Here is another display that I simply could not resist snapping a picture of. Yes, Harry Potter is an amazing success for the book, magazine and movie industry. Now that we’re at the end of the story, what’s in store for all of the players?
On the heels of last week’s successful PBAA/MPA retail convention, a slew of great follow up articles appeared on the IPDA web site recapping the presentations. It looks like I missed some excellent workshops – but I don’t regret the time spent with the extended family one bit.
From the department of “No Kidding: We Kind of Suspected This Already and We Can’t Wait to See the Final Report” came this presentation sponsored by: IPDA, Time/Warner Retail Sales and Marketing, The News Group, Source Interlink, Hudson News, Mag Net and sales and marketing experts, Dechert-Hampe.
The study pointed out some of the best practices for retailers when it came to maximizing sales at the mainline. This included:
-Positioning mainlines near the front of the store, but not beyond point of purchase (which happens more often that we’d like).
-Locating mainlines in aisles 10-17, when mainlines are in aises.
-Optimal mainline length is 18 and 24 feet in the largest stores.
-Three tiers in mainlines.
-Position mainlines near complimentary product categories.
None of this is surprising or new to those of us who work in the industry. But I truly appreciate the fact that these industry leaders put together a study that formalizes theses facts. This can only help build up a knowledge base that we can use when working with our retail partners.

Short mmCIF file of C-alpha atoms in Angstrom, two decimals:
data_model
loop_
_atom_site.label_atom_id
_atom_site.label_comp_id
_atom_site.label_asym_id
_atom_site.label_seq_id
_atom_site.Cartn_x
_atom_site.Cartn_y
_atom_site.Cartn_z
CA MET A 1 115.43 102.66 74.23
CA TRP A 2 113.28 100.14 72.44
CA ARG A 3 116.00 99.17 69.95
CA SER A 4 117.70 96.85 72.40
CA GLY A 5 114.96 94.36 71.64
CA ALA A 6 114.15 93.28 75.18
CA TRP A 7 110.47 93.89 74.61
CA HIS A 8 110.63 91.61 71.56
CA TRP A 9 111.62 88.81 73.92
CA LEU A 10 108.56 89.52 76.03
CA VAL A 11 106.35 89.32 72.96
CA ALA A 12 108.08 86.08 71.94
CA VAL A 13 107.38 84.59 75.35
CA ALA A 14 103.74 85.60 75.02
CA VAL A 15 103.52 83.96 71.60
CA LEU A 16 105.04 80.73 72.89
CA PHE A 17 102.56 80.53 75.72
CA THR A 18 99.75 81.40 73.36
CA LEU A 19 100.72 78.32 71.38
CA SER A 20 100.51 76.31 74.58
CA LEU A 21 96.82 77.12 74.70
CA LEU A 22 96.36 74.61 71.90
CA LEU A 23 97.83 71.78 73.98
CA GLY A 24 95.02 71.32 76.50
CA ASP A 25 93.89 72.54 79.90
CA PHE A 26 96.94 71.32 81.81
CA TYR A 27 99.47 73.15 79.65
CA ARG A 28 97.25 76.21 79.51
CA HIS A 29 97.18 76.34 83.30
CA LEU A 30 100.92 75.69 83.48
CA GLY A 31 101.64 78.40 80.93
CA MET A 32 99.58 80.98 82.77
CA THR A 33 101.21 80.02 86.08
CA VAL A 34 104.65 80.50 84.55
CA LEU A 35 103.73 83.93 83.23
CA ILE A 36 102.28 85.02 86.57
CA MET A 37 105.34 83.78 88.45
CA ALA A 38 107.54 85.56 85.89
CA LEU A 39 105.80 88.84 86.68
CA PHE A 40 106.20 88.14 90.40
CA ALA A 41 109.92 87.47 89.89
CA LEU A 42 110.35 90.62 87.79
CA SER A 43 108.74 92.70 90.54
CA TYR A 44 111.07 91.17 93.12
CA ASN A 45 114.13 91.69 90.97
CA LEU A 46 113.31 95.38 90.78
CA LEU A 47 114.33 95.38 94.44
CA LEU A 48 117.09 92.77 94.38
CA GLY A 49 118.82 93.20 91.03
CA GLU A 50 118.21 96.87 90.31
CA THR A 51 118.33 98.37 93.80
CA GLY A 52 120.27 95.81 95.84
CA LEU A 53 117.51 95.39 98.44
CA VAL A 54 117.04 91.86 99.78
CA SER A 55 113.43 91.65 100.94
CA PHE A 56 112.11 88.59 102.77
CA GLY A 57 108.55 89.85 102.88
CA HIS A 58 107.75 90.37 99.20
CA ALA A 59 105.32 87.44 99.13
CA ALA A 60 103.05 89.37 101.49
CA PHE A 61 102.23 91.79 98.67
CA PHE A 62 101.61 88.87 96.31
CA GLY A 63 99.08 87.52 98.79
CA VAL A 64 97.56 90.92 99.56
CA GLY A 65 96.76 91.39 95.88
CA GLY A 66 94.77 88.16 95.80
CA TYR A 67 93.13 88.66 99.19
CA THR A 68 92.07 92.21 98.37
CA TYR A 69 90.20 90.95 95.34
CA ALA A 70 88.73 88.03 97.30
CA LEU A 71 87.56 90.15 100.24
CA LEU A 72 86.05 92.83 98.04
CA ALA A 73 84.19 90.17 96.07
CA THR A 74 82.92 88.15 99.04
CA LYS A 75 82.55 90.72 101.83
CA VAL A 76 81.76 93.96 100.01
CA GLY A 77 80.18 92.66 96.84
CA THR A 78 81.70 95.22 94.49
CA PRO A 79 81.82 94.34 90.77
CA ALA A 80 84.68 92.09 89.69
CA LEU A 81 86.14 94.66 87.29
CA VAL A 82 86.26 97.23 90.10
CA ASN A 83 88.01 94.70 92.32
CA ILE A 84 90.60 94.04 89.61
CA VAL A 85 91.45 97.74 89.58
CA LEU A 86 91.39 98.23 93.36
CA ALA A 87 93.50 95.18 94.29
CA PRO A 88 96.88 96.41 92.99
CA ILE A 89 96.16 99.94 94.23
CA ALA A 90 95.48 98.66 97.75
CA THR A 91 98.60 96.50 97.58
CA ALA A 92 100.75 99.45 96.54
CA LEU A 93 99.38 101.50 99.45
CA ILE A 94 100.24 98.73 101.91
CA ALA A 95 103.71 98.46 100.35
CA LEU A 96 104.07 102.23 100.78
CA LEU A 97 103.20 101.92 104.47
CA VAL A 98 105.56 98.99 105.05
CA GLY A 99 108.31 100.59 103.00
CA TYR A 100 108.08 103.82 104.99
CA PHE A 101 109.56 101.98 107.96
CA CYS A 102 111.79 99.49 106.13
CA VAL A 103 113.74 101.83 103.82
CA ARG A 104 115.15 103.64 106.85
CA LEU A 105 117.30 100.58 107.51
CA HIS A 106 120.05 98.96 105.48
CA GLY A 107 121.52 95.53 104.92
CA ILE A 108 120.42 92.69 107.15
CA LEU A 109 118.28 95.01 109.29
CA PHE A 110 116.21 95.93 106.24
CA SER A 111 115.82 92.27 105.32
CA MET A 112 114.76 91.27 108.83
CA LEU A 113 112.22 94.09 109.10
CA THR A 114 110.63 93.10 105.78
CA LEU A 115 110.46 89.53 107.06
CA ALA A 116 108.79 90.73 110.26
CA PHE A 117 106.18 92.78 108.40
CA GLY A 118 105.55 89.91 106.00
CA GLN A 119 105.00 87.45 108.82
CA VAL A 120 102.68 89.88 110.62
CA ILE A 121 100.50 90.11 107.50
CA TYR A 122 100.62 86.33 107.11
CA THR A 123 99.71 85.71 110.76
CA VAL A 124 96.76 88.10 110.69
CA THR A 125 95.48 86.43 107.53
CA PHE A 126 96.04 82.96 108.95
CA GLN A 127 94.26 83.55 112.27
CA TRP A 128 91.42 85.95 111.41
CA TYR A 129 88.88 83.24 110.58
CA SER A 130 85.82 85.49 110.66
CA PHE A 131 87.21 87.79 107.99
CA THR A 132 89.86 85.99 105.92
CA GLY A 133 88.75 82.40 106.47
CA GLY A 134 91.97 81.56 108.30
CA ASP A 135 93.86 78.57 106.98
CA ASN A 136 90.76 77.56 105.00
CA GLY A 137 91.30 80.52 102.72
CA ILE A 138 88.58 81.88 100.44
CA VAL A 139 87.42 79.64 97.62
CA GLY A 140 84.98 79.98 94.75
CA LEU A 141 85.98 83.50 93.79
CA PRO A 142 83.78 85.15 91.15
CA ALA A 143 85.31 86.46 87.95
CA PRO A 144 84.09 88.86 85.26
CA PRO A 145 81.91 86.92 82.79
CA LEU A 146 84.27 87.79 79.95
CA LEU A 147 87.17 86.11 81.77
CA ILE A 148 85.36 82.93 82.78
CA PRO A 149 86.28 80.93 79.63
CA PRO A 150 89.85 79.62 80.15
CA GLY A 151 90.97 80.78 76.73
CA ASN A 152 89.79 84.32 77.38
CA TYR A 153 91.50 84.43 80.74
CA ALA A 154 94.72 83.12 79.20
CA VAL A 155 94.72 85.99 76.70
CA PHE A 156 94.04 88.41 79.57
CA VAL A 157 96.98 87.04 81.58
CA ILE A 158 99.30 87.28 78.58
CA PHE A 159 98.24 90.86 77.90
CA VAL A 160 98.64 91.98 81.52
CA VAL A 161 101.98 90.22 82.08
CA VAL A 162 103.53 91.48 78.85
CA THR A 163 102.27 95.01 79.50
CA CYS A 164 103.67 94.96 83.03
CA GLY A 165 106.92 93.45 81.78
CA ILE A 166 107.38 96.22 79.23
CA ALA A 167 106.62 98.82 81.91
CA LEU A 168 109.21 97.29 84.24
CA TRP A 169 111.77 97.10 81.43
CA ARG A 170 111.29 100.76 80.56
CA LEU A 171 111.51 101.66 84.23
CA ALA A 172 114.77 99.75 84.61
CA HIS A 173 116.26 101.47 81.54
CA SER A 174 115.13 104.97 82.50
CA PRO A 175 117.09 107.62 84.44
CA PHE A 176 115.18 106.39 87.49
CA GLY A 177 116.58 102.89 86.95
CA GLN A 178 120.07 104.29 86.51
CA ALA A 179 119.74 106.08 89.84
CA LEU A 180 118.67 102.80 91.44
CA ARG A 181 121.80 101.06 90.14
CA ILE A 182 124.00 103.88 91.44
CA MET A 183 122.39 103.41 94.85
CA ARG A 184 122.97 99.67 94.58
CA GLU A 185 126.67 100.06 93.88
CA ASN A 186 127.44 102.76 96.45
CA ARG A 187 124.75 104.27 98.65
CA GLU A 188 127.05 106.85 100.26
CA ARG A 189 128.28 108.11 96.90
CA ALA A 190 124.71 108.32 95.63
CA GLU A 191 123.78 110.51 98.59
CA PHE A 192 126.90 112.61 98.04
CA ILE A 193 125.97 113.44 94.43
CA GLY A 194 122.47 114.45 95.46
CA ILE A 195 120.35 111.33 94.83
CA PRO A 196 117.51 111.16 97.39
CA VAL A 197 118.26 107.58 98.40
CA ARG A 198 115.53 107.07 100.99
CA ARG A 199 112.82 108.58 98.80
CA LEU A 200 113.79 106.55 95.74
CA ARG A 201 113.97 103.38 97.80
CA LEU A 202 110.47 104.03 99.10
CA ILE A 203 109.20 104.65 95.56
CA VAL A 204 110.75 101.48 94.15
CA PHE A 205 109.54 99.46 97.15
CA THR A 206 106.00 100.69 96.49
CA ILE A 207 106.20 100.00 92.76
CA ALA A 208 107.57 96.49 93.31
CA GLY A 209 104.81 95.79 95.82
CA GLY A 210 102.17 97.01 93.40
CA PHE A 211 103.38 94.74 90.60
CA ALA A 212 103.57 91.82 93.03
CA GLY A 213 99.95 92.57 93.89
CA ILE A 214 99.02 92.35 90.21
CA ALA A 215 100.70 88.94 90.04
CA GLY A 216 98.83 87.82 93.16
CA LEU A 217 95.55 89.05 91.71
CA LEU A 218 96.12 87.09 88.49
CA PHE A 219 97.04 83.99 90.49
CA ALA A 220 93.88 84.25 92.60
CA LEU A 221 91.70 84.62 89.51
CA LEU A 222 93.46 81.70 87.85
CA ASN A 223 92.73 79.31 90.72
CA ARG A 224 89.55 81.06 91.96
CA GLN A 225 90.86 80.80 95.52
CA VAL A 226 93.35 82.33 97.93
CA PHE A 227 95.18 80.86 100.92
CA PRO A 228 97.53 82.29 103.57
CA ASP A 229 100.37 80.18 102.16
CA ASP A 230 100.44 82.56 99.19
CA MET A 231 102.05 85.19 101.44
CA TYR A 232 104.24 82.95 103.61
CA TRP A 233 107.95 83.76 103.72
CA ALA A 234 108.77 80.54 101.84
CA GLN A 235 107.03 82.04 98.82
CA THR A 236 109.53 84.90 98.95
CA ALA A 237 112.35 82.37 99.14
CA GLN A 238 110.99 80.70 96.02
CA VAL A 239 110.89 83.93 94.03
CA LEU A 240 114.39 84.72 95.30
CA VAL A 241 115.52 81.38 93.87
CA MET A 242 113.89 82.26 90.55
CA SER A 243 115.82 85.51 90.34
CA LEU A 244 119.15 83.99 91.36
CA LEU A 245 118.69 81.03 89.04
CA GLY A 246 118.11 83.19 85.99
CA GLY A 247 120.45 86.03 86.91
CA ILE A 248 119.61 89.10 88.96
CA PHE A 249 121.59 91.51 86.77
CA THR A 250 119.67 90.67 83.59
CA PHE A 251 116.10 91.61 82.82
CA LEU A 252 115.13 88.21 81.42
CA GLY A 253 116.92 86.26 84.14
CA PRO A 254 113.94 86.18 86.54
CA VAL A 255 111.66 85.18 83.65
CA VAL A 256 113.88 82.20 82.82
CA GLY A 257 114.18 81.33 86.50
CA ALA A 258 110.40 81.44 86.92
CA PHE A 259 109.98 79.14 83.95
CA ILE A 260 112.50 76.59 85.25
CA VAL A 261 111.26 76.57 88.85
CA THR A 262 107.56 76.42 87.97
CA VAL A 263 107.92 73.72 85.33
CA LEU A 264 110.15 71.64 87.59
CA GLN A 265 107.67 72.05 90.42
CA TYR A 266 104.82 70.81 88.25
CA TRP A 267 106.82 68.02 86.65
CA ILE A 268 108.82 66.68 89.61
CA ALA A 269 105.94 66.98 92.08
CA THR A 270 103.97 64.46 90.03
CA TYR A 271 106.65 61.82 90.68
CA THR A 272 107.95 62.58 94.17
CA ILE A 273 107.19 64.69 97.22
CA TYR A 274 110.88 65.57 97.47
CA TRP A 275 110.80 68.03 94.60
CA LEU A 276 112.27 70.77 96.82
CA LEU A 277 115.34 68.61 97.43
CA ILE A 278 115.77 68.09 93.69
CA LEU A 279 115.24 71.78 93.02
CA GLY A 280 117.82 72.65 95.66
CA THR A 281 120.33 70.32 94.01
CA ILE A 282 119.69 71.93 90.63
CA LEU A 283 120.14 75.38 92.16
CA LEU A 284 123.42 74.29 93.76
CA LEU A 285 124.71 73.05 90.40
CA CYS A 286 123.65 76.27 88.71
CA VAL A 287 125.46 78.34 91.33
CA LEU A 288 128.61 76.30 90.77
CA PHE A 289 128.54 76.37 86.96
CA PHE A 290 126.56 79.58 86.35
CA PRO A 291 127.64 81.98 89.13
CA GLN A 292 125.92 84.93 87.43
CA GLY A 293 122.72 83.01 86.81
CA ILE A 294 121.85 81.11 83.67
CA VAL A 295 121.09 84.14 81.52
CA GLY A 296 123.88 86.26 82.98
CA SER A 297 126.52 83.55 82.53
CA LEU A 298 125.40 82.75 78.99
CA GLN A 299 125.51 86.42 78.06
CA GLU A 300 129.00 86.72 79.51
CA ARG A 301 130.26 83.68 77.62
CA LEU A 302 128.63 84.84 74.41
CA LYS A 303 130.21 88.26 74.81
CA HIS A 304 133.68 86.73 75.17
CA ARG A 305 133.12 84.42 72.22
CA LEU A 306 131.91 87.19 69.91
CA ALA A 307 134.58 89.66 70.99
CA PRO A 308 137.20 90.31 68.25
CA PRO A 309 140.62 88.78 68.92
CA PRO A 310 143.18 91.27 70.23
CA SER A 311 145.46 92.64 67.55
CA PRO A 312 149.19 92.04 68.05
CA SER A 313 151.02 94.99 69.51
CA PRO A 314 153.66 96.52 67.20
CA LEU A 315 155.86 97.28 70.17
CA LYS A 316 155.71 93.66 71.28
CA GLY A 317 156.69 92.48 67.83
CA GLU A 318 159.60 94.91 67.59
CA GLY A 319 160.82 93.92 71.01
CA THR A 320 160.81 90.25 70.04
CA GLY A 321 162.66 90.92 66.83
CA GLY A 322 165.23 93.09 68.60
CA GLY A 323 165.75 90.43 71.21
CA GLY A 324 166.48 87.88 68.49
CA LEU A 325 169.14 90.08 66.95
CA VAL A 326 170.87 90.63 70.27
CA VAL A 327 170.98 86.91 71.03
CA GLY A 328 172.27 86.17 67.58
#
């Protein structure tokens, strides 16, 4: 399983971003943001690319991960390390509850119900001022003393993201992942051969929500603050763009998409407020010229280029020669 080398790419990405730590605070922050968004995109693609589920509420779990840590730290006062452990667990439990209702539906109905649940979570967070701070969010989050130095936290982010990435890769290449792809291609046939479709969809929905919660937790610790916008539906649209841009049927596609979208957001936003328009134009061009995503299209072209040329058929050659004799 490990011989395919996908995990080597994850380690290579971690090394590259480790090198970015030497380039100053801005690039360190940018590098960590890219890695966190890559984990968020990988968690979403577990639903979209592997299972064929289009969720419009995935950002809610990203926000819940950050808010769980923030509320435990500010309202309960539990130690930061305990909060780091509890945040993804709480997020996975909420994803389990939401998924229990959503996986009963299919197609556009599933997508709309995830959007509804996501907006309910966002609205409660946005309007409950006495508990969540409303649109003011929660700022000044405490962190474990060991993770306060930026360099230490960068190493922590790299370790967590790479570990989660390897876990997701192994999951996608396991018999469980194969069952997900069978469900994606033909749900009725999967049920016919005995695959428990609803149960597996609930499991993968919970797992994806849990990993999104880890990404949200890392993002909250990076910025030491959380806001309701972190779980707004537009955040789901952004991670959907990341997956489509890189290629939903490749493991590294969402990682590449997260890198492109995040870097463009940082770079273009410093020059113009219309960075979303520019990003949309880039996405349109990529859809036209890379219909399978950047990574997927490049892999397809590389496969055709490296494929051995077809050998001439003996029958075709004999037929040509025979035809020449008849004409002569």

All too often we see mainlines tossed into some dark corner of a store, chopped up, moved off to the back of the store, or worse, placed past the point of purchase and treated like bags of rock salt or flats of seasonal plantings. To make generating sales more difficult, they are often plan-o-grammed with one size fits all magazine placings, indifferently merchandised or used as a dumping ground for unsaleable magazines, or for check out magazines.
My hope for this study, and the ones that follow, is that our industry will use this knowledge to aid in the selling of better space allocations. That was the promise when the industry consolidated in the mid 1990’s. Almost twenty years later, we still await delivery.